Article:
Can Democracy Work? is a three part series for Radio 4 fronted by the BBC’s Political Editor Nick Robinson. The first episode was felt to be “a disappointment” in the Telegraph’s who felt it had “only scratched the surface” – and I basically agree, though am content to wait until the final episode before a final judgement. My gripe so far would be that the focus was entirely on parliamentary democracy, with too much time given to Nick’s well publicised spat with Russell Brand on whether people should vote at all – I’m sure their argument was entirely created to draw attention to the programme!
I took some time yesterday to read useful summaries of how new Greek and Spanish political parties are organising themselves. These groupings (Syriza and Podemos respectively) have emerged incredibly quickly from mass dissatisfaction with the impact of ‘austerity’, using new ideas on how active democracy can work, born out of Occupy and the social movements that have sprung up in both countries. They are both using an inspiring mix of community level meetings and interaction alongside social media to enable mass decision making. The challenge is to find ways of engaging with the – essentially dysfunctional – parliamentary system to gain elected representatives, in order to change the systems themselves….while not becoming part of those systems and alienating the energy of the people.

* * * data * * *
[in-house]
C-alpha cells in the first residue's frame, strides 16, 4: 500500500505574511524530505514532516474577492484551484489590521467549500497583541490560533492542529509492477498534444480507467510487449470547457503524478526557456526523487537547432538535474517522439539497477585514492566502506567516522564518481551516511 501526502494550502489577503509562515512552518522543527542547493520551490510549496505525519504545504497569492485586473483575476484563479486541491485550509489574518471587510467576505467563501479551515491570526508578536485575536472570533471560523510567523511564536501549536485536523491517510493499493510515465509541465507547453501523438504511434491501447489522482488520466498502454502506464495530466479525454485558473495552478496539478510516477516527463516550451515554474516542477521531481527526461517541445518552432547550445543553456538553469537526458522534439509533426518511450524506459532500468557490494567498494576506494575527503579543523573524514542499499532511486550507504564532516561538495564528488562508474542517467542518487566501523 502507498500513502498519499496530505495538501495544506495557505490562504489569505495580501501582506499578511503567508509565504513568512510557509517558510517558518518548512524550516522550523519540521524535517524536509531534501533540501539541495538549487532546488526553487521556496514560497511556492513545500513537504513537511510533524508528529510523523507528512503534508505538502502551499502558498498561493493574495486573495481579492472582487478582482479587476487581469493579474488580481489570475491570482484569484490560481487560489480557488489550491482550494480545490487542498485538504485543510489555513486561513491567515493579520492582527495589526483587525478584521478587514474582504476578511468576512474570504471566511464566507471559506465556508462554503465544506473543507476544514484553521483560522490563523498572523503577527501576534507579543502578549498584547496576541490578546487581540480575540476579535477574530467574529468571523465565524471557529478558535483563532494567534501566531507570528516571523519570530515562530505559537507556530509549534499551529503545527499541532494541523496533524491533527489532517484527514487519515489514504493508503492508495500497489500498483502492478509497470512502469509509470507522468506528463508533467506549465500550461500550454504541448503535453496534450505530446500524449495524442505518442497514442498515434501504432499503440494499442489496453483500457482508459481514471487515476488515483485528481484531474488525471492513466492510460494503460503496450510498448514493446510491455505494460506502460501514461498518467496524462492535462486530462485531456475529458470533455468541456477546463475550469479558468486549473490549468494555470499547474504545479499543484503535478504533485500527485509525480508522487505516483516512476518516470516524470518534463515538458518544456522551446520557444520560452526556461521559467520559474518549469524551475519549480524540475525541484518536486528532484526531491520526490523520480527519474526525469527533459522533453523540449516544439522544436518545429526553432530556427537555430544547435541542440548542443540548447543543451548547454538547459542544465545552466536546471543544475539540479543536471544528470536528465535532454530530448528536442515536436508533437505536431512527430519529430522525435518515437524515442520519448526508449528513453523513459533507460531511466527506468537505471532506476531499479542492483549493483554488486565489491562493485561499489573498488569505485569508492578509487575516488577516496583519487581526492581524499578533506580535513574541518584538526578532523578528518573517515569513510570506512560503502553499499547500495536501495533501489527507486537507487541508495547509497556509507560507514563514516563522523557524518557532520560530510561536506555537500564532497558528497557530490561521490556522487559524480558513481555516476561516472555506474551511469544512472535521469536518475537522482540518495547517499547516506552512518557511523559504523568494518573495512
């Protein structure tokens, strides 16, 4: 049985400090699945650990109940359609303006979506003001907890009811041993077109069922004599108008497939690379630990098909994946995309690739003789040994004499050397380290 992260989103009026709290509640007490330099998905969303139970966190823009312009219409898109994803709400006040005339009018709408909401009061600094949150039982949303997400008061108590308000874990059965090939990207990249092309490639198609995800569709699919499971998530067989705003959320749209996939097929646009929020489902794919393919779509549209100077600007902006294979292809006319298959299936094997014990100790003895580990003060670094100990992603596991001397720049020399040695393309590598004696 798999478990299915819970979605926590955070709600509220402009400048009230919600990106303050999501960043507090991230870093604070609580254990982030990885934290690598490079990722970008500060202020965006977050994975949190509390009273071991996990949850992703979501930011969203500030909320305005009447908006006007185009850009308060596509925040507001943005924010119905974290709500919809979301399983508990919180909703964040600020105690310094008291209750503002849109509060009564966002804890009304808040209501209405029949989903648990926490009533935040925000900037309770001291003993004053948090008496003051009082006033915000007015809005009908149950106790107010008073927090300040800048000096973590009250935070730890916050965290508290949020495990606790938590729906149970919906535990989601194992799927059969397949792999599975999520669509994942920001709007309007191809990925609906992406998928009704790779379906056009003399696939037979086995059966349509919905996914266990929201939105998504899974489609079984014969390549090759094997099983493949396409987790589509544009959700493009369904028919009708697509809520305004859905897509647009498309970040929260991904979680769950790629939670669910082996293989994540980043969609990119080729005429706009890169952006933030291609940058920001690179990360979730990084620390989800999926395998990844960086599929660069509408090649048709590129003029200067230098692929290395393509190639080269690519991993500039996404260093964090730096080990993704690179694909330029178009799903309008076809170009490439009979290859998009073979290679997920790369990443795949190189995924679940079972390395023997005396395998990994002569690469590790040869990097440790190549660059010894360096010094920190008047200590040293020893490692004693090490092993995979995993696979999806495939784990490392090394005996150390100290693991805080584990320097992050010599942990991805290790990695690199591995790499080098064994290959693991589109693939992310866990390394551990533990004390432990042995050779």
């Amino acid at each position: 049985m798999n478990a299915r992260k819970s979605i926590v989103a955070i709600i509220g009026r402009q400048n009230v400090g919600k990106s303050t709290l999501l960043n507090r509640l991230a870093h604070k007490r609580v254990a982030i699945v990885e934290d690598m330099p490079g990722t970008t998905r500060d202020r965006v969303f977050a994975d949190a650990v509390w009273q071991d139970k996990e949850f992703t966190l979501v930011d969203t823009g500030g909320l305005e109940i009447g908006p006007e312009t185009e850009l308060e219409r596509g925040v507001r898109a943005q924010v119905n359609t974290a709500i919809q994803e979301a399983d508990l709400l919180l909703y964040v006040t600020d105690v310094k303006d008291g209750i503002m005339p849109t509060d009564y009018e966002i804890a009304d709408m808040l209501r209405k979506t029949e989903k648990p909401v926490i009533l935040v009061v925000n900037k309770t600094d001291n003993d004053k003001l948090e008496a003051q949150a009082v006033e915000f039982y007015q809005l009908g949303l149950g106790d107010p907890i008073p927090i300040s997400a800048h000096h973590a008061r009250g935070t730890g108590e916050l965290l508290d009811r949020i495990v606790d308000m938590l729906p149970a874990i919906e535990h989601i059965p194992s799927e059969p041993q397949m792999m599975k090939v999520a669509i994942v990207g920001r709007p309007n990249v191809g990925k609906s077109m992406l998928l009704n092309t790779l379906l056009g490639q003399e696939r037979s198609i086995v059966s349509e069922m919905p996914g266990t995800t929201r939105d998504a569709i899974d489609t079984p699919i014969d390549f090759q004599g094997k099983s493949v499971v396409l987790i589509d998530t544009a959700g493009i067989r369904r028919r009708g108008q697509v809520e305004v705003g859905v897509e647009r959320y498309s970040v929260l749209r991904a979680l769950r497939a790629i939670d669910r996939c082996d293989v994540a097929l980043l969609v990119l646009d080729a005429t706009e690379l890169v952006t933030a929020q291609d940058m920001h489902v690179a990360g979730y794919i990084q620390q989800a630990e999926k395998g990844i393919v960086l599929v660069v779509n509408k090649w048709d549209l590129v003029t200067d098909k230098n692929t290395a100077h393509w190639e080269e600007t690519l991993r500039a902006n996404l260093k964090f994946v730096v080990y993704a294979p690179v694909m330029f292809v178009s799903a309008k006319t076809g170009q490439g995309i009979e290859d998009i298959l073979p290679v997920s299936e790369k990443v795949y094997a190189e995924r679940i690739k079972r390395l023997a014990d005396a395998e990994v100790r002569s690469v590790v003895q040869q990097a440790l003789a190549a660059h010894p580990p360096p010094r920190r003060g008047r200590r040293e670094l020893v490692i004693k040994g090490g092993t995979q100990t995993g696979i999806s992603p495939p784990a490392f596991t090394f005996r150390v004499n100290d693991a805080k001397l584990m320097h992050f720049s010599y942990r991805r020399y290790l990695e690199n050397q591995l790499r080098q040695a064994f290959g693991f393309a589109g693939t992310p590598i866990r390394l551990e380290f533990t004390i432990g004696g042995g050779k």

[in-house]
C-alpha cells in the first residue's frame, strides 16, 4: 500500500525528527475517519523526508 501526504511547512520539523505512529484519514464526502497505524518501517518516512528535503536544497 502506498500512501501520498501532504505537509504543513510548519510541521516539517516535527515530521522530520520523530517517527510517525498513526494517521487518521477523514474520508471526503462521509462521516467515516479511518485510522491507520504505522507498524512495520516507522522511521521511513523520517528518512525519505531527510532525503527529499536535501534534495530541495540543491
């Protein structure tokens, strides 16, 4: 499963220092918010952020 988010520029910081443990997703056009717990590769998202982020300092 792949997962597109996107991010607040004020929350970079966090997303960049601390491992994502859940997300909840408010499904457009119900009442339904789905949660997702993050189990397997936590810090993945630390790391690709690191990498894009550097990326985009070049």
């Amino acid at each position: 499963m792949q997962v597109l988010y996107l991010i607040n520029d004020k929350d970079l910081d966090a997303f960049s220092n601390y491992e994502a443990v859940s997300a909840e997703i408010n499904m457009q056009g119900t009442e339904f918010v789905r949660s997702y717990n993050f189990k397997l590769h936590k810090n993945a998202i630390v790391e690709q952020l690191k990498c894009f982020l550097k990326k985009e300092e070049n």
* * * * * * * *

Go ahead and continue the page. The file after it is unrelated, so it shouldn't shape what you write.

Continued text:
I’ve been re-reading a book I bought a few weeks ago called “From Arrogance to Intimacy”. It’s another step in the journey of us understanding more deeply how and why democracy has become a charade in this – and many other – countries. I find myself deeply saddened by a potent mix of arrogance and incompetence, in which each of these seem to prop the other up. Recent examples include: David Babbs (main man of campaign group 38degrees) who was treated with complete contempt by a group of MPs last week (“You’re not here to challenge, you’re here to be challenged…”); our District Planning Committee agreeing to a new food store and chip shop despite near universal local disapproval and rejection by the Town Council, with no one from Frome voting (and my comments disregarded because they were deemed ‘political’); and the inflexible arrogance of a similar committee who have now caused a highly acclaimed local herbalist to give up and head for Cornwall – in the process behaving unbelievable arrogantly and aloof. I could go on and on and on…..